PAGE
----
Lately, the beer I've recommended to everyone is Maine Beer Company's Peeper Ale, even if people aren't looking at it. I've directed people to where it is on the shelf and passionately tell them why they should buy the beer. Everyone does.

I'm kind of a nosy beer shopper. I'll often pay attention to people in the beer section, and if they seem like they're having trouble deciding on what beer they're going to buy, I'll offer unsolicited advice.


Lately, the beer I've recommended to everyone is Maine Beer Company's Peeper Ale, even if people aren't looking at it. I've directed people to where it is on the shelf and passionately tell them why they should buy the beer. Everyone does.


The reason is simple: the aroma.


I don't use the word "perfect" that often to describe a beer, but I will for Peeper Ale. It's the most perfect-smelling beer I've ever had the joy of smelling.


You take one whiff of this pale ale-India pale ale hybrid, and you’ll want to drink it. Sure, it tastes great, but the aroma is out of this world.


Pale ales aren't supposed to have this much complex aroma. They're fairly simple beers, but this one smells citrus-y, with hints of orange, pear, honey and a sweet dough smell from the yeast.


Co-owner David Kelban, who started the Portland, Maine, brewery in 2009 with his brother Daniel, said Peeper was a beer they constantly brewed when they began home brewing.


"We've always thought of it as being between a pale ale and an IPA," said David Kelban. "I figured, let's build a beer that's not too off the wall and it would be approachable for a lot of people. It's a delicate beer, which makes it harder to make.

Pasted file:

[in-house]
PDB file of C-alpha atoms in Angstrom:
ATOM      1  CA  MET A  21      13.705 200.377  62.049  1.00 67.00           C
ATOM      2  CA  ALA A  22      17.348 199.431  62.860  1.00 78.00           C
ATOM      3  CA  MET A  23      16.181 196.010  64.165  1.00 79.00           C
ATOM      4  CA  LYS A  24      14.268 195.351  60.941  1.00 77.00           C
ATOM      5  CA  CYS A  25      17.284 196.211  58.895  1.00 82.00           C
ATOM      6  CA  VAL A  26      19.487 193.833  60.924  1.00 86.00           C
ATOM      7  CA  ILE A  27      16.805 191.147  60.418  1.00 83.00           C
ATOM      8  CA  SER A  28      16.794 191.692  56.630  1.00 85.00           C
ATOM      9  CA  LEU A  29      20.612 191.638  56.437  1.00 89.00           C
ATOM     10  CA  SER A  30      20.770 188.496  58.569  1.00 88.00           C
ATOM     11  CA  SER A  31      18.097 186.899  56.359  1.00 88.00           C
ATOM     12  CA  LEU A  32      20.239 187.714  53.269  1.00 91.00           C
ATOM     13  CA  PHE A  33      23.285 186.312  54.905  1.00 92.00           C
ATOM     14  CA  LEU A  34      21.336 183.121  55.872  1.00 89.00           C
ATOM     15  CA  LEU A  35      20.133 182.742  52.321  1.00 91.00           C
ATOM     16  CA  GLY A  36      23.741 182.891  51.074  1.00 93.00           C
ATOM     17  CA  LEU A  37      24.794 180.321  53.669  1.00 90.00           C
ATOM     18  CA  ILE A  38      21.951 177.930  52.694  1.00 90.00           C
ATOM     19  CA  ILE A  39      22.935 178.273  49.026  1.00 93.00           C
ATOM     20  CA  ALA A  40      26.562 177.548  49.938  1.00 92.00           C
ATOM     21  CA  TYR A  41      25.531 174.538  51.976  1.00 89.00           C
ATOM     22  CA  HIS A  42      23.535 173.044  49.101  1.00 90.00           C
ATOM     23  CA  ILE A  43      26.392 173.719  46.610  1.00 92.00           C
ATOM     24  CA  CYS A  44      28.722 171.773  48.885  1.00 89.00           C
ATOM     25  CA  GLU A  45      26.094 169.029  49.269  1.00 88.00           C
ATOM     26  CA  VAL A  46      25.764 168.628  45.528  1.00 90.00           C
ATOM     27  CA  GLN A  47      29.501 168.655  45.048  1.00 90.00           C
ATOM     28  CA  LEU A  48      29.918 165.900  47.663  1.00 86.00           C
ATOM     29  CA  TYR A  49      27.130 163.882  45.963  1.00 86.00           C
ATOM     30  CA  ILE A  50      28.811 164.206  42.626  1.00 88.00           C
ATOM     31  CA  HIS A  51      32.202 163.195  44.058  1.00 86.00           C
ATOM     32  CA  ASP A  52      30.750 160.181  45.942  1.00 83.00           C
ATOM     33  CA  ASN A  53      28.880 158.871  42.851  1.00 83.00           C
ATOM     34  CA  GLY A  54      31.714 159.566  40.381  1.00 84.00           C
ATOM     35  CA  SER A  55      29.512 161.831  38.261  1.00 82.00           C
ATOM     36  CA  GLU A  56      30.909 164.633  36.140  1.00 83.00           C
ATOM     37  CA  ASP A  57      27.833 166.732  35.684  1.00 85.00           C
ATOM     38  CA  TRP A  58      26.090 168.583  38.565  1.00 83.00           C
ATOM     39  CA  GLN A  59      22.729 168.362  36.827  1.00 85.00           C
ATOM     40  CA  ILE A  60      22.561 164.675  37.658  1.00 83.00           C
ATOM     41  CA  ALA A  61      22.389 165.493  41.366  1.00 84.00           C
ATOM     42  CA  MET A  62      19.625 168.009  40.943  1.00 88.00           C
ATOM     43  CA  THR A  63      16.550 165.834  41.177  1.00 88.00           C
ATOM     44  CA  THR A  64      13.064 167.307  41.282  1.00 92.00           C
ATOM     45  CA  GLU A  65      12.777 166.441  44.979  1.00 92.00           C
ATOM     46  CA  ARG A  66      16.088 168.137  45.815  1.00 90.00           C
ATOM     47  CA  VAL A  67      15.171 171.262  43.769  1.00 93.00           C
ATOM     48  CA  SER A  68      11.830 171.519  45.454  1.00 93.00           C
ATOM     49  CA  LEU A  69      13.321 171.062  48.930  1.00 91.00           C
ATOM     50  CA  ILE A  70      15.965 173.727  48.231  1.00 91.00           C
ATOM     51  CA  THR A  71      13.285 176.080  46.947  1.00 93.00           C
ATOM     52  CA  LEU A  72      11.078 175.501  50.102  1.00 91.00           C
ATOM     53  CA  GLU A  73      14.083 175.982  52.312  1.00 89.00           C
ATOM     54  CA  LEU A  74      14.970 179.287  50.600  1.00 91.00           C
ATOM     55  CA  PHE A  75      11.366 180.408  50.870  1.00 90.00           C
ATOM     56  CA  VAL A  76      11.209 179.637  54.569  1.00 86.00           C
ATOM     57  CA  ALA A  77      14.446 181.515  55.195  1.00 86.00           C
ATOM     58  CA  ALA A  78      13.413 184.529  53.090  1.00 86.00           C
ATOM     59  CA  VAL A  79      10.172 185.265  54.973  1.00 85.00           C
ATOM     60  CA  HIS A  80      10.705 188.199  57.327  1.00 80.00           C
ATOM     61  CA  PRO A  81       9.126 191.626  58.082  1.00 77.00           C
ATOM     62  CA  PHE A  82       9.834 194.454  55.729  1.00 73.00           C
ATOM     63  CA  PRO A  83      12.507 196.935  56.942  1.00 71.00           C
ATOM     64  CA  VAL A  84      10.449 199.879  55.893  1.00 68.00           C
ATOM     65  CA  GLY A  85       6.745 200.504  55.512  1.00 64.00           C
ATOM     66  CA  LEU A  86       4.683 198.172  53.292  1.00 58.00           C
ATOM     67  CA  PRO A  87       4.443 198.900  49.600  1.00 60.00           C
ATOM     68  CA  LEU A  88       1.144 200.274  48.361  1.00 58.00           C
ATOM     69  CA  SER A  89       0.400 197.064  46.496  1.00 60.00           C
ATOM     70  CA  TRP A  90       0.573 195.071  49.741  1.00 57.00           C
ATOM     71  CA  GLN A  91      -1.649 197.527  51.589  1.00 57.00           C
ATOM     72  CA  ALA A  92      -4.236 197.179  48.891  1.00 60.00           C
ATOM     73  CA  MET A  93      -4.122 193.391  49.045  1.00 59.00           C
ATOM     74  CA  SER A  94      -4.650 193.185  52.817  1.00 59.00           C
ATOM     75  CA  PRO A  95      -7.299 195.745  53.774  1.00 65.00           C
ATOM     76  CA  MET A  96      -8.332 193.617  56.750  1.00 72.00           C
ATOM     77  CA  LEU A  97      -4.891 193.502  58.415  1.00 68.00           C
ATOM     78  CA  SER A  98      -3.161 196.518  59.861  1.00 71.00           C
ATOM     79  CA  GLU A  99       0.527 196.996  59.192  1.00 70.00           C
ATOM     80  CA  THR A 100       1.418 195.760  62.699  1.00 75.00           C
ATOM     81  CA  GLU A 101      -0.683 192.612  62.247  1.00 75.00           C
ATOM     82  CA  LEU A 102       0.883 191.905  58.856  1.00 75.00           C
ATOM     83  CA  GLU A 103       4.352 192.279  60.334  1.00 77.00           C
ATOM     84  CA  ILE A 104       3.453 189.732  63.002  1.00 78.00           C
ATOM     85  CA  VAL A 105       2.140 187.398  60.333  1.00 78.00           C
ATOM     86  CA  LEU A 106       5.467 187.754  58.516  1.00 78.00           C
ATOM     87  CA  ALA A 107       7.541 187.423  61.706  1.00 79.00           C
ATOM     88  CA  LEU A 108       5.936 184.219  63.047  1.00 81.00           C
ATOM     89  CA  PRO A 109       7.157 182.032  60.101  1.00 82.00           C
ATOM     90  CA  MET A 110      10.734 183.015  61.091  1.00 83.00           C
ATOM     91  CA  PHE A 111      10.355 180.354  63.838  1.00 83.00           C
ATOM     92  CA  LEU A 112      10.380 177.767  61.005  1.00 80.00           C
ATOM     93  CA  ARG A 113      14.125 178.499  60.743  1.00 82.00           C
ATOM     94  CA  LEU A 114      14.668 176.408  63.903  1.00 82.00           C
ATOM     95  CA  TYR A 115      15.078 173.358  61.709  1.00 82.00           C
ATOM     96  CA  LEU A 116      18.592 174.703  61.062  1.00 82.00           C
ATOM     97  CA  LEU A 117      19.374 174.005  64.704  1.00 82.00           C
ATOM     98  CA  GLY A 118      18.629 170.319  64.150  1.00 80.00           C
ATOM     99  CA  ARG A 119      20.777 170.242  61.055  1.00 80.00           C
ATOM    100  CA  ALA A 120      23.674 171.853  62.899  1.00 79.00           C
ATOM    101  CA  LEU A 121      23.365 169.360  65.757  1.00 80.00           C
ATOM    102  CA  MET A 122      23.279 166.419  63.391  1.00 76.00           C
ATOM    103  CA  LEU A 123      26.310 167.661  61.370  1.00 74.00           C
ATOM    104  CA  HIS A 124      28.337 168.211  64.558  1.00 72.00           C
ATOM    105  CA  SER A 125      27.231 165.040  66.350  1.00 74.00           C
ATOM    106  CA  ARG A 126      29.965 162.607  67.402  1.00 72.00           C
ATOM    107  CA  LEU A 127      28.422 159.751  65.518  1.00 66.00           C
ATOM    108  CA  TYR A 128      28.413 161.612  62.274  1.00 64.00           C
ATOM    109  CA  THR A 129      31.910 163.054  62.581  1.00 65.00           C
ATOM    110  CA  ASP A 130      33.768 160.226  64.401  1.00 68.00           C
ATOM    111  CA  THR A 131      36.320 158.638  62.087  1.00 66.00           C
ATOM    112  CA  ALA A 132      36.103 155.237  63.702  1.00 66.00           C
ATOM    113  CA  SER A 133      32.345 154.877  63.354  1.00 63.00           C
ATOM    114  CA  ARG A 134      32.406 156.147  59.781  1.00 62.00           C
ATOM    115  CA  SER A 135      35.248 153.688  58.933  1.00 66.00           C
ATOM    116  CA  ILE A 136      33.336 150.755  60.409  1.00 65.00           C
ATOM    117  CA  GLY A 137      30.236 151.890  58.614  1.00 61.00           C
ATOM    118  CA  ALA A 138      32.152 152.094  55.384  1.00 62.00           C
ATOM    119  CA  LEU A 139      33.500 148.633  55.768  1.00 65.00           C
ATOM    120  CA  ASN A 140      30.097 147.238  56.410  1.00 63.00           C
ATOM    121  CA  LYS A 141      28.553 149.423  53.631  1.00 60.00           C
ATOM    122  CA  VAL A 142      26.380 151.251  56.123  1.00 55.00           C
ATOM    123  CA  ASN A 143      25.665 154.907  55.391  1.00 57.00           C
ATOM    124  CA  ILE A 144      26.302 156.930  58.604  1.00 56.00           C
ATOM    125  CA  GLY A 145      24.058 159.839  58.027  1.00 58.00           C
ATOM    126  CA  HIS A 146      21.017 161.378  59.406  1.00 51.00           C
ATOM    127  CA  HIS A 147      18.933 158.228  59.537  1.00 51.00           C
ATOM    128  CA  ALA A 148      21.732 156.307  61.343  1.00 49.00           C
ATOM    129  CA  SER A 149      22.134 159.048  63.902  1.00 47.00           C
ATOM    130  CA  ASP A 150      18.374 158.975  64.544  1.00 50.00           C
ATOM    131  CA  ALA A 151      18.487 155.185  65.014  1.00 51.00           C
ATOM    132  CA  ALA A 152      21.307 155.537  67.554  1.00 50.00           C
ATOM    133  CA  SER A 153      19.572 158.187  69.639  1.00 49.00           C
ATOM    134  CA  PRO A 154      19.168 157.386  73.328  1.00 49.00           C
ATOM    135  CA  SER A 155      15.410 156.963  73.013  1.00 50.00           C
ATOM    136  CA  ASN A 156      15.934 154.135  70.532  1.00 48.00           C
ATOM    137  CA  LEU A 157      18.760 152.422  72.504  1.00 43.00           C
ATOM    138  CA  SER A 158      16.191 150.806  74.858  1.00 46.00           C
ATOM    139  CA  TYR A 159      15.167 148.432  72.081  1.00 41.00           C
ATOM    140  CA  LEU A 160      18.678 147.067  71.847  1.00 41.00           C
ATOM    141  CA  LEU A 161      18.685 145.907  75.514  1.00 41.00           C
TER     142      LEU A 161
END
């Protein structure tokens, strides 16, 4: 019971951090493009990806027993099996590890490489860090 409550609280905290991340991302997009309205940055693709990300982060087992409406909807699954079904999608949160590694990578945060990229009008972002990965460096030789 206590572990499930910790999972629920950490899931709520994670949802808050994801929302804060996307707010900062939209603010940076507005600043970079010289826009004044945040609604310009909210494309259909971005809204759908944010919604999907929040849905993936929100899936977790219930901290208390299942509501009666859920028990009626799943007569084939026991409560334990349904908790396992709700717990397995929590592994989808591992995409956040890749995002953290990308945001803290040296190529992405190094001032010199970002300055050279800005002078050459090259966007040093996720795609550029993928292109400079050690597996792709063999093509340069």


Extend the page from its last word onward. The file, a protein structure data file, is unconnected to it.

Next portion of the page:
"I'm not that good at describing the beer, so I'd probably just tell someone to go buy it and try it," he said.


That's the best advice I can give, too. Buy it, try it and marvel at it.


Not bad for two brothers who had only been home brewing for a couple of years before opening the brewery.


Daniel Kelban, who is the brewer, was introduced to brewing while he was a law student at Boston College. He had an internship at a law firm in Maine, and one of the partners was a home brewer who hosted a "beer camp" for all the interns.


"I said, 'That sounds like fun, we should start brewing,"' David Kelban said.


Daniel Kelban eventually started working at the law firm while David Kelban worked as an independent financial adviser. Despite both of them having good jobs, the pair decided to open up the brewery, though they don't do it full time.


"This is the second job for both of us," said David Kelban. "That's why we're not at the brewery when we don't have to be. I think it helps that there are two of us. My brother is responsible for brewing the beer, and I was really into making the brewery."


They started off small. David Kelban said they brewed on a glorified home-brew system for the first year.


"We wanted to start small and see how it worked," he said. "We kind of did that small system to see if people would buy our beer. It was less of a commitment just in case everybody hated our beer."


It worked so well they've invested in a much larger brewing system, which allowed them to start selling the beer in Massachusetts. They also hope to hire a second brewer.


They also brew a second beer, Zoe. It's described as a hoppy amber ale. David Kelban said people are surprised by how it tastes compared to normal amber ales, but he and his brother don't care about particular styles.


"We're just brewing beers that we love to drink, and our hope is that others like to drink them, too," he said. "We'll never pigeonhole ourselves into not doing anything we want. We'll do whatever we like."


Maine Brewing Company has also brewed a limited release stout, called Mean Old Top. It's brewed with chocolate, coffee and vanilla.


In addition to brewing great beer, the Maine Beer Company is also a member of 1% for the Planet, a group of businesses that commit financially to help the planet.


Maine Brewing Company is 100 percent wind powered, and all of the leftover yeast, grains and grain bags are donated to local farmers while 1 percent of all sales go to environmental nonprofit organizations.


After writing this, I'm heading to the store to pick up some more Peeper Ale, and you should, too. Sit back and breathe it in.


Norman Miller is a Daily News staff writer. For questions, comments, suggestions or recommendations, e-mail nmiller@cnc.com or call 508-626-3823. Check out The Beer Nut blog at http://blogs.wickedlocal.com/beernut/ or follow the Beer Nut at his Twitter page at www.twitter.com/realbeernut.